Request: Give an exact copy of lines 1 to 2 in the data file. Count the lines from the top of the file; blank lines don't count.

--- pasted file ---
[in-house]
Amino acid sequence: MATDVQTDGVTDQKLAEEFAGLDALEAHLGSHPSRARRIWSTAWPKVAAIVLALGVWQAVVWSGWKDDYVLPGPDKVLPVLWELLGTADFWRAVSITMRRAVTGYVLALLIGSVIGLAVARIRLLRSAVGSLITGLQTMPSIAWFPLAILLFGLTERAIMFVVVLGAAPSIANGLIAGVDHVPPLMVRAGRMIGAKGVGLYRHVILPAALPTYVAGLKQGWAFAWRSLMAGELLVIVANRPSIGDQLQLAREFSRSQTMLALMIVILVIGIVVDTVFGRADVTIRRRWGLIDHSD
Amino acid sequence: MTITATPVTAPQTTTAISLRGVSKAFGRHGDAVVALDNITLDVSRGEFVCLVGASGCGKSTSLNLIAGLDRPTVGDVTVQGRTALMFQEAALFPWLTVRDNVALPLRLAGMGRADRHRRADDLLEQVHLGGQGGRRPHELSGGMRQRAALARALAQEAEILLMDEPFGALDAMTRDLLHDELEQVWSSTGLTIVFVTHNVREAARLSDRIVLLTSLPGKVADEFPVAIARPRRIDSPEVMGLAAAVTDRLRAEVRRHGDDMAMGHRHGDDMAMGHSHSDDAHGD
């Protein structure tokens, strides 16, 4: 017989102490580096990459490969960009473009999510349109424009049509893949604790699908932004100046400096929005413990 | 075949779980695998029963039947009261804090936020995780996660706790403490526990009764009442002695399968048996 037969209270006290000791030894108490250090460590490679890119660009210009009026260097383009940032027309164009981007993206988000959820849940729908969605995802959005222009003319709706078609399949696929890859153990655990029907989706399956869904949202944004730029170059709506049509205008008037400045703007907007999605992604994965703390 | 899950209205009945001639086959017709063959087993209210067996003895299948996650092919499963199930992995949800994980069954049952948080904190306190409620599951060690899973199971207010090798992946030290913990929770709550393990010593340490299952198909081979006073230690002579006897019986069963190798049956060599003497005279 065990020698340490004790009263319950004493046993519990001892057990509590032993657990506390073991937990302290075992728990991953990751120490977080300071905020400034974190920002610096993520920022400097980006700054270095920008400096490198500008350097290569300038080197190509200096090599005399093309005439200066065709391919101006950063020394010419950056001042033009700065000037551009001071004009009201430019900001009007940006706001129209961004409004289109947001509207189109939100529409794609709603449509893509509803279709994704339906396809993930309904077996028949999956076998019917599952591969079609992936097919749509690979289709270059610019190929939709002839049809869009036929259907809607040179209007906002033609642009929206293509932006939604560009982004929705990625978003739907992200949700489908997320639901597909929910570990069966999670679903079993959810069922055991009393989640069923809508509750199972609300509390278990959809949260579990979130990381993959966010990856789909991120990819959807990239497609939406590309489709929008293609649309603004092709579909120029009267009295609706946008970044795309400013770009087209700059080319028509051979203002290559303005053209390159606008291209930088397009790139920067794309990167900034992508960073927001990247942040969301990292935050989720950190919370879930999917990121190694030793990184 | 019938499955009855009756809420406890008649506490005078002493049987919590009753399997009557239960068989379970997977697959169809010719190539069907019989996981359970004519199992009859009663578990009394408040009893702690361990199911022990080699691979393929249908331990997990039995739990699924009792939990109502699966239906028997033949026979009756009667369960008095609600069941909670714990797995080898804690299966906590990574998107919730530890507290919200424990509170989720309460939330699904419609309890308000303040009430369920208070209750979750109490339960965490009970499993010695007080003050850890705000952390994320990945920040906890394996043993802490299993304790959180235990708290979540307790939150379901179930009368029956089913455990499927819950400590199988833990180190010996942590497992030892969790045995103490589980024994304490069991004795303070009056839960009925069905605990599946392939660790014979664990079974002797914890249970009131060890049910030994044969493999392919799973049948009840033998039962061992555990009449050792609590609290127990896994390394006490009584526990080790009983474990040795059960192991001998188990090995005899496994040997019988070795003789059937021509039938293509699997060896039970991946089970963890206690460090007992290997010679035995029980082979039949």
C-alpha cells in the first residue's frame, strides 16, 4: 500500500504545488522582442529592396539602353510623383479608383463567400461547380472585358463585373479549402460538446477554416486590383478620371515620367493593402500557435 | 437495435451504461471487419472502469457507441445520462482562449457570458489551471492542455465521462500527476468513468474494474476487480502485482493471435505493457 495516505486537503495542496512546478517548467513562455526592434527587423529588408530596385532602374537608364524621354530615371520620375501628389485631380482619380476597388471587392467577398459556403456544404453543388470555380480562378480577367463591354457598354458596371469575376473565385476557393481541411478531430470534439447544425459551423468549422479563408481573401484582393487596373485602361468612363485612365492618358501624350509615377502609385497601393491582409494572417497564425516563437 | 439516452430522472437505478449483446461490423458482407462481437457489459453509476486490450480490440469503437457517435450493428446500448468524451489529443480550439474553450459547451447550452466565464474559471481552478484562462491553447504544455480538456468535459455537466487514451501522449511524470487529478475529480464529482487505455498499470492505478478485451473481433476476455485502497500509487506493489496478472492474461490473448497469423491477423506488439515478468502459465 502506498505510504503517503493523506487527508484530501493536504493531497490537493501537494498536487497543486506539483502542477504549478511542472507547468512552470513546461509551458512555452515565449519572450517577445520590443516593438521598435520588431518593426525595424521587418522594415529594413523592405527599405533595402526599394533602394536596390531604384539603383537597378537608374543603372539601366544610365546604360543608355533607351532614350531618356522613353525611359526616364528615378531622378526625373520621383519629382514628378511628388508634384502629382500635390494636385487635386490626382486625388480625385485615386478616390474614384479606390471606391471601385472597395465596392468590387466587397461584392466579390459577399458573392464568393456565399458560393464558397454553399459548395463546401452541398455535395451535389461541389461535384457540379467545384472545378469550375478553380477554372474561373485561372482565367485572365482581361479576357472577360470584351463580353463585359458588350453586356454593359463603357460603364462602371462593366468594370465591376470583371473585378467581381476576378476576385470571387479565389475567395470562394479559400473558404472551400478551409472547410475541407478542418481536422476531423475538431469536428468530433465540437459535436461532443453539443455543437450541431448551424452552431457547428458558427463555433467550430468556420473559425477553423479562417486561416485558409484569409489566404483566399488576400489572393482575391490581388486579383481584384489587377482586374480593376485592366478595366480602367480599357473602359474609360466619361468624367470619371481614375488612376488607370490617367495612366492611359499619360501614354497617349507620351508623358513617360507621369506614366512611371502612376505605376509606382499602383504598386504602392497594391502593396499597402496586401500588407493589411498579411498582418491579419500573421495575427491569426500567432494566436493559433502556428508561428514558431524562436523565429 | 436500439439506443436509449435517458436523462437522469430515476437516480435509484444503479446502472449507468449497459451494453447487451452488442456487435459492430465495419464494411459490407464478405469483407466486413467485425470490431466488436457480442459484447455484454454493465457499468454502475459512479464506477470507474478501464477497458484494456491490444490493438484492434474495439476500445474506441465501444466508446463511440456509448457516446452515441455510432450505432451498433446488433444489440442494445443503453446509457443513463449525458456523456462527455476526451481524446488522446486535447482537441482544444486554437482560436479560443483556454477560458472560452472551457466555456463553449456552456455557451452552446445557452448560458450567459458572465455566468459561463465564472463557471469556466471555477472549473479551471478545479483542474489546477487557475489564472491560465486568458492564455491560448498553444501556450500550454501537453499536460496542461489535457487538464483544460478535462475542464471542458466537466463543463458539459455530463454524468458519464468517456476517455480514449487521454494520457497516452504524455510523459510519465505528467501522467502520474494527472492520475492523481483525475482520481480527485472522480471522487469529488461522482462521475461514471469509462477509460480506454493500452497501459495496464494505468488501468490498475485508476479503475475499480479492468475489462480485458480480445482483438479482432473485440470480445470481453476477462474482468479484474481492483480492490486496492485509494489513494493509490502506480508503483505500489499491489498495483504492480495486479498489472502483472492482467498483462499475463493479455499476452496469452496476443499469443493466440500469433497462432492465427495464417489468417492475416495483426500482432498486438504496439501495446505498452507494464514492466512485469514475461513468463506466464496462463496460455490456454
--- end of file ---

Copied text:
[in-house]
Amino acid sequence: MATDVQTDGVTDQKLAEEFAGLDALEAHLGSHPSRARRIWSTAWPKVAAIVLALGVWQAVVWSGWKDDYVLPGPDKVLPVLWELLGTADFWRAVSITMRRAVTGYVLALLIGSVIGLAVARIRLLRSAVGSLITGLQTMPSIAWFPLAILLFGLTERAIMFVVVLGAAPSIANGLIAGVDHVPPLMVRAGRMIGAKGVGLYRHVILPAALPTYVAGLKQGWAFAWRSLMAGELLVIVANRPSIGDQLQLAREFSRSQTMLALMIVILVIGIVVDTVFGRADVTIRRRWGLIDHSD